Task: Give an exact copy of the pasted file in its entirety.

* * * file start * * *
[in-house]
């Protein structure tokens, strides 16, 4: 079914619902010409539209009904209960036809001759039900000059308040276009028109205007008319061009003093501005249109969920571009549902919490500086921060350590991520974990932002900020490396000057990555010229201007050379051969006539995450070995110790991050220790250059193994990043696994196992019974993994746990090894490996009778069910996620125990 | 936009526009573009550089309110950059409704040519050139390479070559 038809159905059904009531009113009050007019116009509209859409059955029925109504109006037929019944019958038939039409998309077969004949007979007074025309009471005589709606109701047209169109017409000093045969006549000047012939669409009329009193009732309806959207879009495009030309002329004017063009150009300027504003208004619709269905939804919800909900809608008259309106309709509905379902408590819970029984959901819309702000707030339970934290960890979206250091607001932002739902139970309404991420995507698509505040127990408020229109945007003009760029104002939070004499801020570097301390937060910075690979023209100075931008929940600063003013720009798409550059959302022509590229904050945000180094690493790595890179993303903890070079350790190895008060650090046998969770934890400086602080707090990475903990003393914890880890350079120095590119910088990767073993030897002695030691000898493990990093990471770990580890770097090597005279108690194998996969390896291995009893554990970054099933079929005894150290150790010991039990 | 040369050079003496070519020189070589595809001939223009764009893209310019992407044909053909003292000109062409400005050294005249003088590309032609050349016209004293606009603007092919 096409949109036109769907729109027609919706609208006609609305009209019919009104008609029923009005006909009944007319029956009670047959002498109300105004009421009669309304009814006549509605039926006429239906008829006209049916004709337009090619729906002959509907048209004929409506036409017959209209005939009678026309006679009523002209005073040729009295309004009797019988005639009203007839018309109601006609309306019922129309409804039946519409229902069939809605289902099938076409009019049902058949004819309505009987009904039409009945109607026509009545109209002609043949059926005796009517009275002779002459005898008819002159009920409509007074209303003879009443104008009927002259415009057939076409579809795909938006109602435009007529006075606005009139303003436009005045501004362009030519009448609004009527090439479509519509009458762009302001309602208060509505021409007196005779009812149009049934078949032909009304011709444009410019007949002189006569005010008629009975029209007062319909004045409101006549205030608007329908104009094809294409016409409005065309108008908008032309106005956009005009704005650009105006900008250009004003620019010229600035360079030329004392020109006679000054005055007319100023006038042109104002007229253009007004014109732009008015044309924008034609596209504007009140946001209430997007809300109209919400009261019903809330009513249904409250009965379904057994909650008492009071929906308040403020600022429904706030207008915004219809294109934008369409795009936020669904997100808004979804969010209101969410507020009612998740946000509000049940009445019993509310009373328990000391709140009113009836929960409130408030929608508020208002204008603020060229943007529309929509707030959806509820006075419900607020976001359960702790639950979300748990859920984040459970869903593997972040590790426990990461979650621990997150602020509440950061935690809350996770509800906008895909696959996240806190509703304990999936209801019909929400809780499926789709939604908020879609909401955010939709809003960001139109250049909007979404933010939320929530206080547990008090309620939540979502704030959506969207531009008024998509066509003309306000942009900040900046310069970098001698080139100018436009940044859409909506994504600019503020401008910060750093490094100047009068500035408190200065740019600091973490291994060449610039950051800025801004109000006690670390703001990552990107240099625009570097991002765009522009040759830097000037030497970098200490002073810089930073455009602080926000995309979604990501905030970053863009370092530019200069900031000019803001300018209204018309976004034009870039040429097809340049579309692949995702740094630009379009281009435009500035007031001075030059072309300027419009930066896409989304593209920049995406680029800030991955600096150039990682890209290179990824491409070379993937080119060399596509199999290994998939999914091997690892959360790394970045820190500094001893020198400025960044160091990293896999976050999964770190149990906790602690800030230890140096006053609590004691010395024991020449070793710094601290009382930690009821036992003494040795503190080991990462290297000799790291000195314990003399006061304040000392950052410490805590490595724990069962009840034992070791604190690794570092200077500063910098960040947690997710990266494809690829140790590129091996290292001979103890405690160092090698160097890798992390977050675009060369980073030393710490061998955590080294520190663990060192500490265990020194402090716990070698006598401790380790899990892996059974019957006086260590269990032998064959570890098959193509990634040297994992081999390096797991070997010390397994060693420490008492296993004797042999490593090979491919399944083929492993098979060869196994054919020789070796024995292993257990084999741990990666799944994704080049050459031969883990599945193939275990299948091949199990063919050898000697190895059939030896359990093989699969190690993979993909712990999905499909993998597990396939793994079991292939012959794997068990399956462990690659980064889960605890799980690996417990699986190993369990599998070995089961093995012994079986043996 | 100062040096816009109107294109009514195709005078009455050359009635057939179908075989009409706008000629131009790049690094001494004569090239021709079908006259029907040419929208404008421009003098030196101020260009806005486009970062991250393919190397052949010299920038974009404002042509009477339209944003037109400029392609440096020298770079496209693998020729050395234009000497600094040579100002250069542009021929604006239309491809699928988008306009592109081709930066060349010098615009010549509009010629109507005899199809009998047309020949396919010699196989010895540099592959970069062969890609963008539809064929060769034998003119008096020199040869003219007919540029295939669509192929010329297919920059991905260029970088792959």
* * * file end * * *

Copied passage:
[in-house]
């Protein structure tokens, strides 16, 4: 079914619902010409539209009904209960036809001759039900000059308040276009028109205007008319061009003093501005249109969920571009549902919490500086921060350590991520974990932002900020490396000057990555010229201007050379051969006539995450070995110790991050220790250059193994990043696994196992019974993994746990090894490996009778069910996620125990 | 936009526009573009550089309110950059409704040519050139390479070559 038809159905059904009531009113009050007019116009509209859409059955029925109504109006037929019944019958038939039409998309077969004949007979007074025309009471005589709606109701047209169109017409000093045969006549000047012939669409009329009193009732309806959207879009495009030309002329004017063009150009300027504003208004619709269905939804919800909900809608008259309106309709509905379902408590819970029984959901819309702000707030339970934290960890979206250091607001932002739902139970309404991420995507698509505040127990408020229109945007003009760029104002939070004499801020570097301390937060910075690979023209100075931008929940600063003013720009798409550059959302022509590229904050945000180094690493790595890179993303903890070079350790190895008060650090046998969770934890400086602080707090990475903990003393914890880890350079120095590119910088990767073993030897002695030691000898493990990093990471770990580890770097090597005279108690194998996969390896291995009893554990970054099933079929005894150290150790010991039990 | 040369050079003496070519020189070589595809001939223009764009893209310019992407044909053909003292000109062409400005050294005249003088590309032609050349016209004293606009603007092919 096409949109036109769907729109027609919706609208006609609305009209019919009104008609029923009005006909009944007319029956009670047959002498109300105004009421009669309304009814006549509605039926006429239906008829006209049916004709337009090619729906002959509907048209004929409506036409017959209209005939009678026309006679009523002209005073040729009295309004009797019988005639009203007839018309109601006609309306019922129309409804039946519409229902069939809605289902099938076409009019049902058949004819309505009987009904039409009945109607026509009545109209002609043949059926005796009517009275002779002459005898008819002159009920409509007074209303003879009443104008009927002259415009057939076409579809795909938006109602435009007529006075606005009139303003436009005045501004362009030519009448609004009527090439479509519509009458762009302001309602208060509505021409007196005779009812149009049934078949032909009304011709444009410019007949002189006569005010008629009975029209007062319909004045409101006549205030608007329908104009094809294409016409409005065309108008908008032309106005956009005009704005650009105006900008250009004003620019010229600035360079030329004392020109006679000054005055007319100023006038042109104002007229253009007004014109732009008015044309924008034609596209504007009140946001209430997007809300109209919400009261019903809330009513249904409250009965379904057994909650008492009071929906308040403020600022429904706030207008915004219809294109934008369409795009936020669904997100808004979804969010209101969410507020009612998740946000509000049940009445019993509310009373328990000391709140009113009836929960409130408030929608508020208002204008603020060229943007529309929509707030959806509820006075419900607020976001359960702790639950979300748990859920984040459970869903593997972040590790426990990461979650621990997150602020509440950061935690809350996770509800906008895909696959996240806190509703304990999936209801019909929400809780499926789709939604908020879609909401955010939709809003960001139109250049909007979404933010939320929530206080547990008090309620939540979502704030959506969207531009008024998509066509003309306000942009900040900046310069970098001698080139100018436009940044859409909506994504600019503020401008910060750093490094100047009068500035408190200065740019600091973490291994060449610039950051800025801004109000006690670390703001990552990107240099625009570097991002765009522009040759830097000037030497970098200490002073810089930073455009602080926000995309979604990501905030970053863009370092530019200069900031000019803001300018209204018309976004034009870039040429097809340049579309692949995702740094630009379009281009435009500035007031001075030059072309300027419009930066896409989304593209920049995406680029800030991955600096150039990682890209290179990824491409070379993937080119060399596509199999290994998939999914091997690892959360790394970045820190500094001893020198400025960044160091990293896999976050999964770190149990906790602690800030230890140096006053609590004691010395024991020449070793710094601290009382930690009821036992003494040795503190080991990462290297000799790291000195314990003399006061304040000392950052410490805590490595724990069962009840034992070791604190690794570092200077500063910098960040947690997710990266494809690829140790590129091996290292001979103890405690160092090698160097890798992390977050675009060369980073030393710490061998955590080294520190663990060192500490265990020194402090716990070698006598401790380790899990892996059974019957006086260590269990032998064959570890098959193509990634040297994992081999390096797991070997010390397994060693420490008492296993004797042999490593090979491919399944083929492993098979060869196994054919020789070796024995292993257990084999741990990666799944994704080049050459031969883990599945193939275990299948091949199990063919050898000697190895059939030896359990093989699969190690993979993909712990999905499909993998597990396939793994079991292939012959794997068990399956462990690659980064889960605890799980690996417990699986190993369990599998070995089961093995012994079986043996 | 100062040096816009109107294109009514195709005078009455050359009635057939179908075989009409706008000629131009790049690094001494004569090239021709079908006259029907040419929208404008421009003098030196101020260009806005486009970062991250393919190397052949010299920038974009404002042509009477339209944003037109400029392609440096020298770079496209693998020729050395234009000497600094040579100002250069542009021929604006239309491809699928988008306009592109081709930066060349010098615009010549509009010629109507005899199809009998047309020949396919010699196989010895540099592959970069062969890609963008539809064929060769034998003119008096020199040869003219007919540029295939669509192929010329297919920059991905260029970088792959």